Do politicians tend to lie? Orson Welles once famously observed that politicians do not lie, rather they form a class of their own, neither men nor women, but actors who engage in performance of a narrative. There is undoubtedly some truth in this. The true nature of our society is not revealed to us and our politicians (if they are 'ours' at all) are practised in telling not so much the truth but the truth that we need to here. This leads to moral frustrations and 'J'accuse'-like cries of "Liar!" In that climate, pointed obtuseness on the subject of the lies of the powerful can be emotionally-satisfying but might not be very illuminating. What is needed is analysis. Unfortunately, Oborne - a thoughtful but archetypical British small 'c' conservative journalist - has been schooled in a journalistic culture that values clarity above analysis. Explaining political lying and prescribing what to do about it is quite an undertaking, and perhaps better in the hands of someone willing to think outside the confines of the elite preoccupations of the political and media class. Oborne, as a paid-up member of that class (something he might deny, but which is demonstrably true), has written this book entirely from an elite perspective and some of his various complaints as well as almost all his weak prescriptions reflect it. Essentially, he wants people to start telling the truth or they'll be exposed on FactCheck.org or reported to some officious police officer. He also claims that business people are more truthful than politicians. As much as I like the author, I have the impression (which I hope to be disabused of) that the Real World is not a place he has ventured into too often. His suggestions seem attractive but they will lead to abuse, time-wasting and intimidation and do not get to the heart of what is really wrong with our politics and why politicians are often tempted, encouraged, prompted, coerced, persuaded, even sometimes placed in a position where they are forced to lie, cheat and dissemble. (Besides which, election time is irritating enough (even in the UK) without having to put up with a noisy fact-checking culture as well, though I would certainly trust Oborne to do the fact-checking as he is one of the few honest journalists around).
There are some aspects of the book that make no verbal sense, and which have a questionable moral basis. I thought at first that Oborne might be using the term 'lying' in a very generic sense, as a kind of shorthand for various behaviours - an approach that would be stylistically understandable - but that is not the case. In fact, he defines 'lying' very broadly and indiscriminately, bringing various behaviours within the ambit of 'political lying', a slightly different approach that has some important flaws. First, it is unrealistic - and possibly undesirable - to label all dissembling behaviour as lying. Think for a moment about what a completely truthful social and political environment would look like and you will soon recognise why, in reality, much of our public and private discourse is coded and has to be deconstructed. In any case, Oborne's understanding of what constitutes a 'lie' is at times simply inaccurate. The most obvious example is his repeated assertion that various politicians were lying when something that they had promised would happen did not happen. That is not a lie, it is a broken promise. To call it a lie is unfair. Worse, it also detracts from where the proper criticism of the politician should be: that is, failure to keep a promise (not the same as lying). It is difficult to see how this moral hyperbole can assist Oborne with his professed objective of cleansing the political process.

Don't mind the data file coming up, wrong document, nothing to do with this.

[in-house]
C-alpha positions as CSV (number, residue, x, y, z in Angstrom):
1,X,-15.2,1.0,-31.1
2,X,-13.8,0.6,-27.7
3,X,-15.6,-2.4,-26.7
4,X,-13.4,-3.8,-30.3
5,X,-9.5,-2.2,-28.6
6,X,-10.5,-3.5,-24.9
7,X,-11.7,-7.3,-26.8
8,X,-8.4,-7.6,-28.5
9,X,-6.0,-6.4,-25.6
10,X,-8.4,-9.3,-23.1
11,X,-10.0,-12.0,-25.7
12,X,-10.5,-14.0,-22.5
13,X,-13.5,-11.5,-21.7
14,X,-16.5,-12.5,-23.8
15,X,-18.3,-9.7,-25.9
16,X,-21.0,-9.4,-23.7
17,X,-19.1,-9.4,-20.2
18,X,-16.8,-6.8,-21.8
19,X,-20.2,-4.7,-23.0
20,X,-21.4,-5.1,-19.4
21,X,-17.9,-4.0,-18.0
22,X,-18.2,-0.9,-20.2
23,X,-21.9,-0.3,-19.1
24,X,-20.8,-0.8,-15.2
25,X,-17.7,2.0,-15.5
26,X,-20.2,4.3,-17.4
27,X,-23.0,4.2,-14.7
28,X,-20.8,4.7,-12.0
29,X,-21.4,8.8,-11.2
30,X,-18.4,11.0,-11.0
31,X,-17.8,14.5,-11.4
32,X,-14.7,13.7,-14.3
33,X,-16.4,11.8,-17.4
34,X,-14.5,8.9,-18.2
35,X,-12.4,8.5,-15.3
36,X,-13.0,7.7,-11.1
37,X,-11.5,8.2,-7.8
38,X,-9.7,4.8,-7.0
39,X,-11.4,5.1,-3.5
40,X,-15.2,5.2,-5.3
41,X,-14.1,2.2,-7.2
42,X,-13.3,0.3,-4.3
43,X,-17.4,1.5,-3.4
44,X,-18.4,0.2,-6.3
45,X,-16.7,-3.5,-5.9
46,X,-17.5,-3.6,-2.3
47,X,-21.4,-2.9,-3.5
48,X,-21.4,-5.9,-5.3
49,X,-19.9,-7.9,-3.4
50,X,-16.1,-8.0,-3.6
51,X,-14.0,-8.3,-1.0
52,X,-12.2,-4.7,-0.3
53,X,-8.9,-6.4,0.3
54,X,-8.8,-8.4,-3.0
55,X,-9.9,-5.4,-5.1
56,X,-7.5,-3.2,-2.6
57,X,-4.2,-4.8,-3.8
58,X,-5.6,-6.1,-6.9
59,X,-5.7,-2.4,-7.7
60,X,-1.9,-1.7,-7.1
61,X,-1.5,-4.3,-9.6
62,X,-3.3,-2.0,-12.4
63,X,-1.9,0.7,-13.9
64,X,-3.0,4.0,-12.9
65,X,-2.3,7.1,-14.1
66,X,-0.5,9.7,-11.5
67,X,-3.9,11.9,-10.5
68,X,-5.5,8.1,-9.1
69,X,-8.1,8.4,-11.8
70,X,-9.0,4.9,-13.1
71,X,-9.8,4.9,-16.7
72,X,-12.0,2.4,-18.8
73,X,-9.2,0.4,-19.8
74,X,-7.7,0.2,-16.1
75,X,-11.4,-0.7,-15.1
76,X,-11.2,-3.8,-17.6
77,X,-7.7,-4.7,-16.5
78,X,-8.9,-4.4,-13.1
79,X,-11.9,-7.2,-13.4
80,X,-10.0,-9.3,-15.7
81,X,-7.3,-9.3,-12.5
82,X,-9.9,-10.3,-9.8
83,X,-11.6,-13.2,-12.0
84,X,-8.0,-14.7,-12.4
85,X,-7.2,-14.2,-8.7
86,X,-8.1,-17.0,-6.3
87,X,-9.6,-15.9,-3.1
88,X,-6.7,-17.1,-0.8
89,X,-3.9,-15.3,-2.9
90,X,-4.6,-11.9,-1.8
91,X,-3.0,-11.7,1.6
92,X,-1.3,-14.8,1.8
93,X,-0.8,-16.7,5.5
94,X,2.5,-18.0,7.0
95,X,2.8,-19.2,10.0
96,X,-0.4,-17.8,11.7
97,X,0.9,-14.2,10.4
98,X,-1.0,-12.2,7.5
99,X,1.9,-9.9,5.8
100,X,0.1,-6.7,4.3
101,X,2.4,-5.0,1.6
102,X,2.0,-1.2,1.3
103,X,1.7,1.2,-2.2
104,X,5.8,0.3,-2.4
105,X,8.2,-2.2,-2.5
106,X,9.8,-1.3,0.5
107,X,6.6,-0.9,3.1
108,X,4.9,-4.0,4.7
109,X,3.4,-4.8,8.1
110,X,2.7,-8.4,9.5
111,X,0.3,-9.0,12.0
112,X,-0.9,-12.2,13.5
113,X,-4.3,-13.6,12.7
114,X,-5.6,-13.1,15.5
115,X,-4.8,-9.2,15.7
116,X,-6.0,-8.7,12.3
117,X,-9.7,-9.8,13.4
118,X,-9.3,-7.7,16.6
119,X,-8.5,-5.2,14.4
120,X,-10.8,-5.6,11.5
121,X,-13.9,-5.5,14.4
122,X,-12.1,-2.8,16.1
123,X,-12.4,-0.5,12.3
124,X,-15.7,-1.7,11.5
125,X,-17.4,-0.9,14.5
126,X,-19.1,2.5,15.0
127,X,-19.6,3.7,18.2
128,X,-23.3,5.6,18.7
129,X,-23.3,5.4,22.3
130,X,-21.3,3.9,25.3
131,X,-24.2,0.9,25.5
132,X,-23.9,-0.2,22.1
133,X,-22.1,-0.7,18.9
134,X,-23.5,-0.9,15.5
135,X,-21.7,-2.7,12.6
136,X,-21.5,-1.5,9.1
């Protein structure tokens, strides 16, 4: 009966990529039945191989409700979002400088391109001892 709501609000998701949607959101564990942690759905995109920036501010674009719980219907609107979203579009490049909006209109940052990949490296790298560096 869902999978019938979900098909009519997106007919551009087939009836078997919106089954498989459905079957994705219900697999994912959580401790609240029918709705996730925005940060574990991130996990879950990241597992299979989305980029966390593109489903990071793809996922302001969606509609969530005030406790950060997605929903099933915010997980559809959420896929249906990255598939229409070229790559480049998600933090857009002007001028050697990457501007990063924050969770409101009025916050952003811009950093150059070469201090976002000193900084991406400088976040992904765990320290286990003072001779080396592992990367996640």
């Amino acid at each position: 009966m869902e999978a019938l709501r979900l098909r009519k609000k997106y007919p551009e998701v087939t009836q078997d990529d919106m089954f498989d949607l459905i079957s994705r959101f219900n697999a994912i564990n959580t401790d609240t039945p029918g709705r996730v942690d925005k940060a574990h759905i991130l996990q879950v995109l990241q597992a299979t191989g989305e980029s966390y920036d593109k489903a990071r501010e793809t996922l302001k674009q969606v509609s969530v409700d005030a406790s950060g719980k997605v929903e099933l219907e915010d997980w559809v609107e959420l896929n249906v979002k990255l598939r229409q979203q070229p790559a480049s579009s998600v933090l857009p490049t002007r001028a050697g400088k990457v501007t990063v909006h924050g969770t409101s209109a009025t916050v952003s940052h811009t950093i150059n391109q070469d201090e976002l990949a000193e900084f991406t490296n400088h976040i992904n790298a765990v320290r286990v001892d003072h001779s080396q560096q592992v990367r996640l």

Likewise, and contrary to what Oborne claims, telling an untruth is not necessarily the same as imparting a falsehood. In fact, an untruth need not be a lie at all, and to characterise all untruths as lies, as Oborne does, is very disingenuous and does not aid an understanding of the subject. The 'Liar, Liar, Pants On Fire' analysis of politics can be entertaining but it damages our political discourse and is not in the least illuminating. The author's obvious passion for the subject is the problem. What stops this from being the great book it could, and should, have been is Oborne's zeal, which overrides his judgement. At times the author gets carried away with himself and seems to adopt the a priori position that a politician or political figure in a particular instance is lying despite there being other, more innocent, explanations available. Politicians do lie, but they need not and do not always lie.